Another magazine that I'm thinking we need is one of the children versions of World Magazine. They are, as a group, called God's World News, and you can choose the magazine that is on the right level for your child. The link
has a sample of each level of magazine. Since my oldest will be homeschooling this year, I think the "Taking Off" version might be perfect for us!

Thursday, August 13, 2009

Body Pictures

We love body pictures! Today I had the kids lie down on our large paper and I traced their bodies. I traced first with a pencil and then went over it with black marker (because I always make mistakes!)
I did not fill in heads, because for added beauty, I took head shots, enlarged them, and printed them in black and white. Then we put their heads on!
And then we colored, colored, colored!
These are for Grandma's play room, so Grandma, if you read this, expect a "surprise" in the mail shortly! Hopefully a certain little girl will be able to "play" with her cousins, even when they are four states away!

Wednesday, August 12, 2009

Grass Soup

Yes, those ARE my good kitchen spoons. But loaning them to the kids is worth it when we get an hour of two of good play. This is one of my kids' favorite summer games. In fact, I can lug out the wading pool and the sprinkler and whatever else, and they will probably just end up making grass soup.
All it takes is a bucket of water per kid, a spoon (or two) per kid and lots of nature. I believe this particular rendition has water, dirt, rocks, and grass, but I have seen the kids get even more creative lately. In goes any kind of nut or seed pod they can find; in goes any kind of insect that they are brave enough to catch.
So grab those buckets and maybe a kitchen spoon or two, and have fun!

Sunday, August 9, 2009


More philosophy about rearing children--
One of the most challenging quotes I've ever heard about raising children came from the President of International Justice Mission Gary Haugen. He was being interviewed by Dennis Rainey from Family Life Today on July 1, 2005. The quote is wonderful, so I'm going to put it here as well as tell you where to find the rest of the interview.
[The joy and the fun of our walk with Christ] begin by asking, in one sense, what am I training my children to go do? Am I training my kids to play defense, or am I training them for the purposes of playing offense? Because I think we give our kids all this stuff, and I do, I'm an earnest parent, so I give my kid shelter and food and nutrition. I give them education, and I give them structure and discipline and faith and the teachings of Christ, and I give them all these things. I think there's a point at which my kid turns to me and asks, "Mom, Dad, why are you giving me all this stuff?" And the honest answer for me, many times, as a parent, is to say, "Well, I'm giving you all this stuff so you'll be safe." And my kid looks at me and says, "That's it? You're giving me all this so that I'll be safe, so that nothing bad will happen to me?" And I think something inside them dies, and they either go away to perish in safety, or they go off to look to find the grander adventure in the wrong place. Because what they're actually feeling in their heart, I think, is the word of Jesus, which is saying to them, "No, I didn't make you for safety. I made you to go build my kingdom and transform the world." (Click here for the rest of the interview.)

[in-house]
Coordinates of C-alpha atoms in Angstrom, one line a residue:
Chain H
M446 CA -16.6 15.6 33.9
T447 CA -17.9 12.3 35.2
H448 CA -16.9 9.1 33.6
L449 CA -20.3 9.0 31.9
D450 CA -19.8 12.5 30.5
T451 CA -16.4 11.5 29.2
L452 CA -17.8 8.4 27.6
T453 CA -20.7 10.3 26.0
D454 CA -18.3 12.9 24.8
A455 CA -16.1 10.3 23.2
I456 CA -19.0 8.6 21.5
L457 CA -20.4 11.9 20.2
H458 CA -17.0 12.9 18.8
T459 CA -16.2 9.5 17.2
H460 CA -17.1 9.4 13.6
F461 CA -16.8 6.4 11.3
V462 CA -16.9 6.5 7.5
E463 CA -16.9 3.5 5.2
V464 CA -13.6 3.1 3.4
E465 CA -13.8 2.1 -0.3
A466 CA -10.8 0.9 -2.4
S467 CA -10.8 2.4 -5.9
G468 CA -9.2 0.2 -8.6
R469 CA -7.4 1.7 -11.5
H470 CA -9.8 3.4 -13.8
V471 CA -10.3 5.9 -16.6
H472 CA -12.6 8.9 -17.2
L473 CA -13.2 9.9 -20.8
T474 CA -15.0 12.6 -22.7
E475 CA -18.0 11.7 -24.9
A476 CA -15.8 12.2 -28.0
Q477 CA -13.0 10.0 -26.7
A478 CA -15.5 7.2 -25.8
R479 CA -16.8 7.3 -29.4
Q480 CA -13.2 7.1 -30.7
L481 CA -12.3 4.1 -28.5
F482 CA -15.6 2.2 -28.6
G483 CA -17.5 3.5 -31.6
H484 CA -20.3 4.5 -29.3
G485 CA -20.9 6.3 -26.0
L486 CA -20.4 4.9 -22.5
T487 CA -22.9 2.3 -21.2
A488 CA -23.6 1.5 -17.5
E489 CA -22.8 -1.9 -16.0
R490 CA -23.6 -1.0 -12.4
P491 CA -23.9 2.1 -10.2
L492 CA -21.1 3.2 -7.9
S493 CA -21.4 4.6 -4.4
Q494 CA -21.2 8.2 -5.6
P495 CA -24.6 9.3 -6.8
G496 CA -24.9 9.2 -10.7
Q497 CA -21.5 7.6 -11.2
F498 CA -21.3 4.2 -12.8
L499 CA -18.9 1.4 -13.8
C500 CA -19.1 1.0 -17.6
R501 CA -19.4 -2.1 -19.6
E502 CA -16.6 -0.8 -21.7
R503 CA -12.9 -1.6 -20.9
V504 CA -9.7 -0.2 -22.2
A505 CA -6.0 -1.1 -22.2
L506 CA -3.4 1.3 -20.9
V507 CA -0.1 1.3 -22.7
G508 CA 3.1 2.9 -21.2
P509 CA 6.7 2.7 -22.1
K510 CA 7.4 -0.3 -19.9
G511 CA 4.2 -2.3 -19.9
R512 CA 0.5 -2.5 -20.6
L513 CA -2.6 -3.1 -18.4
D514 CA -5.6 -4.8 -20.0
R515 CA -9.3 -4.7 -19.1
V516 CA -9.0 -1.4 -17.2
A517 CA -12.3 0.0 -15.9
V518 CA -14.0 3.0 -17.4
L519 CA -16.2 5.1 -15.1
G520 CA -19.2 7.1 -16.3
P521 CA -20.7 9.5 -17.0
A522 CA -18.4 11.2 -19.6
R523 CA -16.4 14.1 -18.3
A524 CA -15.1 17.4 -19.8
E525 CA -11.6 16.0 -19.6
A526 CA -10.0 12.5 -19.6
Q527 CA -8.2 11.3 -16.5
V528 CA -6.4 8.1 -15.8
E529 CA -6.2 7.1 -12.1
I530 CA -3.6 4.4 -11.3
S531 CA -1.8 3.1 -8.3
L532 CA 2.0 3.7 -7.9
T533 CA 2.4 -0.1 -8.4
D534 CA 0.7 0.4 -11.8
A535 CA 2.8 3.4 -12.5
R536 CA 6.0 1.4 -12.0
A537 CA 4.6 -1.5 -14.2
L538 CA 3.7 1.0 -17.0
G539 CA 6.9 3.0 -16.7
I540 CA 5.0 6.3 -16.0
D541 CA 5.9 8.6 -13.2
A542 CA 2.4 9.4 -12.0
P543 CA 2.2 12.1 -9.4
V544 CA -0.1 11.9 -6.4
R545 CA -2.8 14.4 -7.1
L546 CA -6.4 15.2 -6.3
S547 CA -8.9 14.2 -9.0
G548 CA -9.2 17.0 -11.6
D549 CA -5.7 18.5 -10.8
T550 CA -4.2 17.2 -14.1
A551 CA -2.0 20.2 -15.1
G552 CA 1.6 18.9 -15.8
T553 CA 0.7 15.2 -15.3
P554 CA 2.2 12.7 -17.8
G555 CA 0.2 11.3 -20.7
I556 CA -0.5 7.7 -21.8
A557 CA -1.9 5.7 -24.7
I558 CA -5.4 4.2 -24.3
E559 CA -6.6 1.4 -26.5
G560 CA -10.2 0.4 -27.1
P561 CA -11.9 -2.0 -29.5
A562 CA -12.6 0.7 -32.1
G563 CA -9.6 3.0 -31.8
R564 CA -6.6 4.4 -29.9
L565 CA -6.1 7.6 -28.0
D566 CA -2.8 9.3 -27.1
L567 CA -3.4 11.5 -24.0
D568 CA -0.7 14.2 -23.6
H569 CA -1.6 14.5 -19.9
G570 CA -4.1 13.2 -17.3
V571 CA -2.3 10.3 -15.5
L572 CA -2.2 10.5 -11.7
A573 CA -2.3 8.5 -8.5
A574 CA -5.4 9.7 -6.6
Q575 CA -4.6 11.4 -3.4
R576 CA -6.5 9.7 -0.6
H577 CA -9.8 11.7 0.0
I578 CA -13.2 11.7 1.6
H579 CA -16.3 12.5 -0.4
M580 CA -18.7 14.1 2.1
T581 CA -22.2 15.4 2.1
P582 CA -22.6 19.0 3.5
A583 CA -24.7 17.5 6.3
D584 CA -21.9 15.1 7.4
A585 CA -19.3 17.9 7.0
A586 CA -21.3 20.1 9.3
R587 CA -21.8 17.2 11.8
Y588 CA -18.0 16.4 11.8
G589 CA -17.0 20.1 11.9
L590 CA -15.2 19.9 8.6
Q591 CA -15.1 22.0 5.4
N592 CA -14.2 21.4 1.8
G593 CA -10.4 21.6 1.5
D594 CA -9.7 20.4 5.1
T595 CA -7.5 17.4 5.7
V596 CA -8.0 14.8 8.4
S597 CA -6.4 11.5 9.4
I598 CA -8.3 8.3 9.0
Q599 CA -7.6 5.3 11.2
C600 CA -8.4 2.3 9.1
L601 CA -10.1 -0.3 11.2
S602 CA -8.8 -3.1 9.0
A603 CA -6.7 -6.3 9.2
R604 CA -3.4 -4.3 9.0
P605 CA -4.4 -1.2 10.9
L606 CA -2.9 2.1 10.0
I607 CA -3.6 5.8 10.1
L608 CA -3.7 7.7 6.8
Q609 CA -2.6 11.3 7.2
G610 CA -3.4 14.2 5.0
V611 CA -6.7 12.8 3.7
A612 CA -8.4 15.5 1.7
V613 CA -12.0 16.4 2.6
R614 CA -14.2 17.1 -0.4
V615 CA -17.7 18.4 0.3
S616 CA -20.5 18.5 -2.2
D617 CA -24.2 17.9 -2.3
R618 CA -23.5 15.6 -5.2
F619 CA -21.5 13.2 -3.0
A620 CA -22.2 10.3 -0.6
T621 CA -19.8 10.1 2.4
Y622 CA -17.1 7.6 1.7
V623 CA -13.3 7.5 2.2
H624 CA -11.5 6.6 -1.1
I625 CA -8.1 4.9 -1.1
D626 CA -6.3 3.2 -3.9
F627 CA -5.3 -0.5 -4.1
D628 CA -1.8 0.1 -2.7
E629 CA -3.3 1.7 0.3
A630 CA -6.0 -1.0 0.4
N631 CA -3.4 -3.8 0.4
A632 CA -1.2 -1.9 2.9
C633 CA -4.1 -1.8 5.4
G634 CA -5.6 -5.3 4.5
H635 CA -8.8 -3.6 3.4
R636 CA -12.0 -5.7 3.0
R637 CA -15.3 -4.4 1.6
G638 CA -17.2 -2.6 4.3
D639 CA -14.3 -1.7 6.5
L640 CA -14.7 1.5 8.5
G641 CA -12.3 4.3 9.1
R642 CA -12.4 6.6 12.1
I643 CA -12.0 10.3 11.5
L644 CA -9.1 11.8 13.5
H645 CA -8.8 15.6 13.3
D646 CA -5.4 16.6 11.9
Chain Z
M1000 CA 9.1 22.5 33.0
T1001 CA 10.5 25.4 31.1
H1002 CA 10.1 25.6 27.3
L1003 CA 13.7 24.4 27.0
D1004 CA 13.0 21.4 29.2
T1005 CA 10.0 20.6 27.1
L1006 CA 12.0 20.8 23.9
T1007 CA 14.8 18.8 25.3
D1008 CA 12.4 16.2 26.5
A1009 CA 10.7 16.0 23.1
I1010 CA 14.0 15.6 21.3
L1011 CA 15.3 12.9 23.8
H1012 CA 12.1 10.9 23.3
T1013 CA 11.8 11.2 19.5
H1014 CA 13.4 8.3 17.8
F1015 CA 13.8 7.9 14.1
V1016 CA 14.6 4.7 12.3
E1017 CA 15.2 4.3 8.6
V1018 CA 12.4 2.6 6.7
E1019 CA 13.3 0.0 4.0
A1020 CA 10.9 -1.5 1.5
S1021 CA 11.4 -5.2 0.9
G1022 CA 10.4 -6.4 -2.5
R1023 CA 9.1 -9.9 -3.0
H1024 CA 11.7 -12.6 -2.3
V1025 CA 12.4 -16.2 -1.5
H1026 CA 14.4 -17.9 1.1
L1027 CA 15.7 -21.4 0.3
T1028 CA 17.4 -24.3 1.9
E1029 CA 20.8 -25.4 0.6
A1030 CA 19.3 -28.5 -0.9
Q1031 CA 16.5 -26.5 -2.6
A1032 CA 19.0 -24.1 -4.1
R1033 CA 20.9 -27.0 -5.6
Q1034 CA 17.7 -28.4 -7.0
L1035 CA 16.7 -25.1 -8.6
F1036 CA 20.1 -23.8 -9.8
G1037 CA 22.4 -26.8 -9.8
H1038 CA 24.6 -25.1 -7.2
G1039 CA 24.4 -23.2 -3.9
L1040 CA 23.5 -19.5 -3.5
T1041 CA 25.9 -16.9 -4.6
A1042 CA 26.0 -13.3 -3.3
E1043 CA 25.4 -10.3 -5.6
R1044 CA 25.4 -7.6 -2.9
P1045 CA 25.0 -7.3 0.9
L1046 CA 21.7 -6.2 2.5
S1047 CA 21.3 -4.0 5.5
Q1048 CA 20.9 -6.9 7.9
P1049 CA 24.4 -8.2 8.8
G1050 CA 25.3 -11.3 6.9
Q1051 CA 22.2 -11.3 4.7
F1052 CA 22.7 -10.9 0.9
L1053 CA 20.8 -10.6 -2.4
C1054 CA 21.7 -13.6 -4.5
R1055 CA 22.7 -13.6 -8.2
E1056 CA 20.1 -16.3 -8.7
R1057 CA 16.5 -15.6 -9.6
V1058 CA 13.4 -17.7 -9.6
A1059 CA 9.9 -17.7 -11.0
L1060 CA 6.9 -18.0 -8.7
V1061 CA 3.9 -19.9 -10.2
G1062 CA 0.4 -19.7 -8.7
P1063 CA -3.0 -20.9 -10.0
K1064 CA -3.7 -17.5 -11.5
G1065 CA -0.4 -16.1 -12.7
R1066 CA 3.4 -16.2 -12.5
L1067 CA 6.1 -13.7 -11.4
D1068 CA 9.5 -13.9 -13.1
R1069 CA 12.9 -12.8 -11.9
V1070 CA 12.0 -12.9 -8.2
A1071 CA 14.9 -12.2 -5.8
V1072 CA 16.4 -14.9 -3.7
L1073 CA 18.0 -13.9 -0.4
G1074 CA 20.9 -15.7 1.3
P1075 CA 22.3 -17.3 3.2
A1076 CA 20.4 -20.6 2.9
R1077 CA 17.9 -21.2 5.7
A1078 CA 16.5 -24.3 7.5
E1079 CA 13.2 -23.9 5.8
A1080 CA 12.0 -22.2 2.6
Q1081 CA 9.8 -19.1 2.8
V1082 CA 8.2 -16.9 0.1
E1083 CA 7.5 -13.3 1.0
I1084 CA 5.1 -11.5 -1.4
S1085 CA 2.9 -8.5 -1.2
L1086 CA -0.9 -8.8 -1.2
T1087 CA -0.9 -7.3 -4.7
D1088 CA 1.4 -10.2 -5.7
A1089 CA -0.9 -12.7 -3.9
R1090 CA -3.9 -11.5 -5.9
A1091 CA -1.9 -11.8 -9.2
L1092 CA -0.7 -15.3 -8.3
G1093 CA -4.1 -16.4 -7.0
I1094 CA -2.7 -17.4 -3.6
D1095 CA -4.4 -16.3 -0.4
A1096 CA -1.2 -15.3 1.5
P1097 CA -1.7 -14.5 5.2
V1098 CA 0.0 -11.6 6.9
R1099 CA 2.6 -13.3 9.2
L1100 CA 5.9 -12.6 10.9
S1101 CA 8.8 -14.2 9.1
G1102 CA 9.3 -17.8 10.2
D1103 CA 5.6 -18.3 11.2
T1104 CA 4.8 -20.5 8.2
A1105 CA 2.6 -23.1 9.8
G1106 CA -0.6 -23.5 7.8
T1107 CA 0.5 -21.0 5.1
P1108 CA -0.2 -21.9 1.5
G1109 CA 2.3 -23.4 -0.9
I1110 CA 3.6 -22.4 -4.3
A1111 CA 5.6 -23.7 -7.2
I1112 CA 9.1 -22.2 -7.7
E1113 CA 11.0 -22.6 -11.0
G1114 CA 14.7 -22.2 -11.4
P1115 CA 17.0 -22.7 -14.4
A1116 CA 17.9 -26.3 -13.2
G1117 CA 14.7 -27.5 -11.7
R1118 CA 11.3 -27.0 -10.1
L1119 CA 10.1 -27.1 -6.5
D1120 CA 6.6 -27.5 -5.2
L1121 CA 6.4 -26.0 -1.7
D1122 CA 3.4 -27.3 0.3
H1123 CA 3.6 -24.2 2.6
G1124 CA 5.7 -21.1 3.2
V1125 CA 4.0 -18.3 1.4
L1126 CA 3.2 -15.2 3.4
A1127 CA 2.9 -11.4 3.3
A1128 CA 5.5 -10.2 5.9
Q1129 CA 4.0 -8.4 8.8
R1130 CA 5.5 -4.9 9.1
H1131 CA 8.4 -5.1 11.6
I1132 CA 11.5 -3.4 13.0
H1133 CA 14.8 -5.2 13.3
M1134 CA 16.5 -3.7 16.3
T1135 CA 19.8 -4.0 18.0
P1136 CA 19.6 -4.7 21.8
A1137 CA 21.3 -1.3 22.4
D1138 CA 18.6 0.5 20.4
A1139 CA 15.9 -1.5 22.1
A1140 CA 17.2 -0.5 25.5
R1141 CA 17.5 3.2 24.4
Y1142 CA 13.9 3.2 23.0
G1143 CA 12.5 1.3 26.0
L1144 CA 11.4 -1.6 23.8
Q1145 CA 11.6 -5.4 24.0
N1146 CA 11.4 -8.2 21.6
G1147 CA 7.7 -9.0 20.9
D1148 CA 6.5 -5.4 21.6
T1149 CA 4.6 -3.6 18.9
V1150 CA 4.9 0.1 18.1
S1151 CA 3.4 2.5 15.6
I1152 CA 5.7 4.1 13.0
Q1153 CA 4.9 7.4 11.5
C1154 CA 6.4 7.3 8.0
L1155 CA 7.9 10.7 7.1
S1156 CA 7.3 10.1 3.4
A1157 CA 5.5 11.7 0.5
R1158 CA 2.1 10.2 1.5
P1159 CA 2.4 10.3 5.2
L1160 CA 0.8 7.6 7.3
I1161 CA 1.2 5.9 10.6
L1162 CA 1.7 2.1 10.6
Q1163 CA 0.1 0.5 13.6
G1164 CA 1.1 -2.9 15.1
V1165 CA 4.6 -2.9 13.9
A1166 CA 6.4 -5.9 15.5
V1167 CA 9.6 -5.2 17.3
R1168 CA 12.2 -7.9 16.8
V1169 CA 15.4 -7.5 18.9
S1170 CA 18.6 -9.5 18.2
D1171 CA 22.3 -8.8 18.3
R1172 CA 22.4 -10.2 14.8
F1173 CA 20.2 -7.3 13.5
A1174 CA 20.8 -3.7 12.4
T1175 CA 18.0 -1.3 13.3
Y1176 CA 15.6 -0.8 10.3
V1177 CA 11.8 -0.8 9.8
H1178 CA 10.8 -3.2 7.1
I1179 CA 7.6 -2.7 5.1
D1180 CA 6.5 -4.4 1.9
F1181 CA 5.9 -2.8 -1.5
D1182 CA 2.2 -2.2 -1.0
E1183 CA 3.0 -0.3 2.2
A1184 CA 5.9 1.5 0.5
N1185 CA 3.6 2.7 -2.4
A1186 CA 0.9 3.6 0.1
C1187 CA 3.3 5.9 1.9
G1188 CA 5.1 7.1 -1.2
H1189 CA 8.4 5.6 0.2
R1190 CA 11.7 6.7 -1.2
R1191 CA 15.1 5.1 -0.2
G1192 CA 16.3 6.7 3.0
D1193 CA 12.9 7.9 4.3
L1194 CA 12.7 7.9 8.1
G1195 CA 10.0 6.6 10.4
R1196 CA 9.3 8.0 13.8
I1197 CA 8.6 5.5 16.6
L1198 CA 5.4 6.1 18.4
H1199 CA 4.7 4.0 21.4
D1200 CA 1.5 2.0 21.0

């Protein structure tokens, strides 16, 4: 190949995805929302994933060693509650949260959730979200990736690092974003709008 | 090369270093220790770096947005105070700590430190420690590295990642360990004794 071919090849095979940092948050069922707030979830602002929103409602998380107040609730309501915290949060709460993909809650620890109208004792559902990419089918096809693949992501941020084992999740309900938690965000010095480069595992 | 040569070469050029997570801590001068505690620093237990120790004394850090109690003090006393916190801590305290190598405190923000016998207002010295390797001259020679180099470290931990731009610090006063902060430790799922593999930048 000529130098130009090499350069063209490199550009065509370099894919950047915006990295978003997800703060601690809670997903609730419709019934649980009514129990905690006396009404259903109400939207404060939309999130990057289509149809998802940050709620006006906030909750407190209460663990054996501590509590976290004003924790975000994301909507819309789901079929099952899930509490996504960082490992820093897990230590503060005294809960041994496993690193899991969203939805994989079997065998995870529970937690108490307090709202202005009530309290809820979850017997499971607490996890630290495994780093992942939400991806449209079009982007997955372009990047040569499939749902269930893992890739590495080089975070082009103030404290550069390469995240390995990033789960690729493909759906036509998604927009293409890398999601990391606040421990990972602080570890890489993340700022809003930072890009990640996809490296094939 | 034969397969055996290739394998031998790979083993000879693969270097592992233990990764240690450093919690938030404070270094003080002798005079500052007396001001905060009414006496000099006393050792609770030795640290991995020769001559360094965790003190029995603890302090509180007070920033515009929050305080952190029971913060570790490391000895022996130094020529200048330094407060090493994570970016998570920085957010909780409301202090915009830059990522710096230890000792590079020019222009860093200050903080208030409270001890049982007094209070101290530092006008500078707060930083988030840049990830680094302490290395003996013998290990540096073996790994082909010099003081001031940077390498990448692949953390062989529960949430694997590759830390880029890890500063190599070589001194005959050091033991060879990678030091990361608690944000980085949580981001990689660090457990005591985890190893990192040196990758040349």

So what Gary is saying is that we as parents must teach our children of the wonder, excitement, and yes, even danger, of being a Christian. So this is courage: that parents rear up their children to serve to the Kingdom, no matter what the cost.
Look at (in)courage for other Christian moms talking about courage.